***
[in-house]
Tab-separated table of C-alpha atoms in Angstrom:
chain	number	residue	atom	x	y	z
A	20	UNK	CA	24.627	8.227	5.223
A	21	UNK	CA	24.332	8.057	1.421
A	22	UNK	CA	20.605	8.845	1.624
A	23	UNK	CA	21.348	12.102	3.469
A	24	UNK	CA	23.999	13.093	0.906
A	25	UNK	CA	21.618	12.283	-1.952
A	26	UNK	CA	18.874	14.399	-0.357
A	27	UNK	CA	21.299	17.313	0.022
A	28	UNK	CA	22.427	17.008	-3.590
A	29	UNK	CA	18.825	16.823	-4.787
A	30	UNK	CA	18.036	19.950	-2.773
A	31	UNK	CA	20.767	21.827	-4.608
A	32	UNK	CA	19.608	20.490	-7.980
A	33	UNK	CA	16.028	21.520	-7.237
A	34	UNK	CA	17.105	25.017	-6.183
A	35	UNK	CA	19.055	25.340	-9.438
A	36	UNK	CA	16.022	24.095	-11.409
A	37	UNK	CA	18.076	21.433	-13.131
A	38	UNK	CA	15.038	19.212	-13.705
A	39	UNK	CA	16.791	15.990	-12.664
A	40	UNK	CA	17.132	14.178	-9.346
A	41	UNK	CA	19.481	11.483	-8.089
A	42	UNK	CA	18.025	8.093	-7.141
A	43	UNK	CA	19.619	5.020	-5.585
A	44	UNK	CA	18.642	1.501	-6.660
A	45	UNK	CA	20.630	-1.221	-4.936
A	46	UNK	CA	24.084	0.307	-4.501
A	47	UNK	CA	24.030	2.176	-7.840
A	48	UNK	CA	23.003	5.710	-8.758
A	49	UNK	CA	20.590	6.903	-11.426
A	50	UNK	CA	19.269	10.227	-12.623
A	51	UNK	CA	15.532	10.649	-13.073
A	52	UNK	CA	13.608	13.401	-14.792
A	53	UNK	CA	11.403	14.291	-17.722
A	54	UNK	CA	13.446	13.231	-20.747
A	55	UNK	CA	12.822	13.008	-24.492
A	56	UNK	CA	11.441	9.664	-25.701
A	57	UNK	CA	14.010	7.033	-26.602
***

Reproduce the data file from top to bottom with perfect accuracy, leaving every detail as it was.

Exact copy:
[in-house]
Tab-separated table of C-alpha atoms in Angstrom:
chain	number	residue	atom	x	y	z
A	20	UNK	CA	24.627	8.227	5.223
A	21	UNK	CA	24.332	8.057	1.421
A	22	UNK	CA	20.605	8.845	1.624
A	23	UNK	CA	21.348	12.102	3.469
A	24	UNK	CA	23.999	13.093	0.906
A	25	UNK	CA	21.618	12.283	-1.952
A	26	UNK	CA	18.874	14.399	-0.357
A	27	UNK	CA	21.299	17.313	0.022
A	28	UNK	CA	22.427	17.008	-3.590
A	29	UNK	CA	18.825	16.823	-4.787
A	30	UNK	CA	18.036	19.950	-2.773
A	31	UNK	CA	20.767	21.827	-4.608
A	32	UNK	CA	19.608	20.490	-7.980
A	33	UNK	CA	16.028	21.520	-7.237
A	34	UNK	CA	17.105	25.017	-6.183
A	35	UNK	CA	19.055	25.340	-9.438
A	36	UNK	CA	16.022	24.095	-11.409
A	37	UNK	CA	18.076	21.433	-13.131
A	38	UNK	CA	15.038	19.212	-13.705
A	39	UNK	CA	16.791	15.990	-12.664
A	40	UNK	CA	17.132	14.178	-9.346
A	41	UNK	CA	19.481	11.483	-8.089
A	42	UNK	CA	18.025	8.093	-7.141
A	43	UNK	CA	19.619	5.020	-5.585
A	44	UNK	CA	18.642	1.501	-6.660
A	45	UNK	CA	20.630	-1.221	-4.936
A	46	UNK	CA	24.084	0.307	-4.501
A	47	UNK	CA	24.030	2.176	-7.840
A	48	UNK	CA	23.003	5.710	-8.758
A	49	UNK	CA	20.590	6.903	-11.426
A	50	UNK	CA	19.269	10.227	-12.623
A	51	UNK	CA	15.532	10.649	-13.073
A	52	UNK	CA	13.608	13.401	-14.792
A	53	UNK	CA	11.403	14.291	-17.722
A	54	UNK	CA	13.446	13.231	-20.747
A	55	UNK	CA	12.822	13.008	-24.492
A	56	UNK	CA	11.441	9.664	-25.701
A	57	UNK	CA	14.010	7.033	-26.602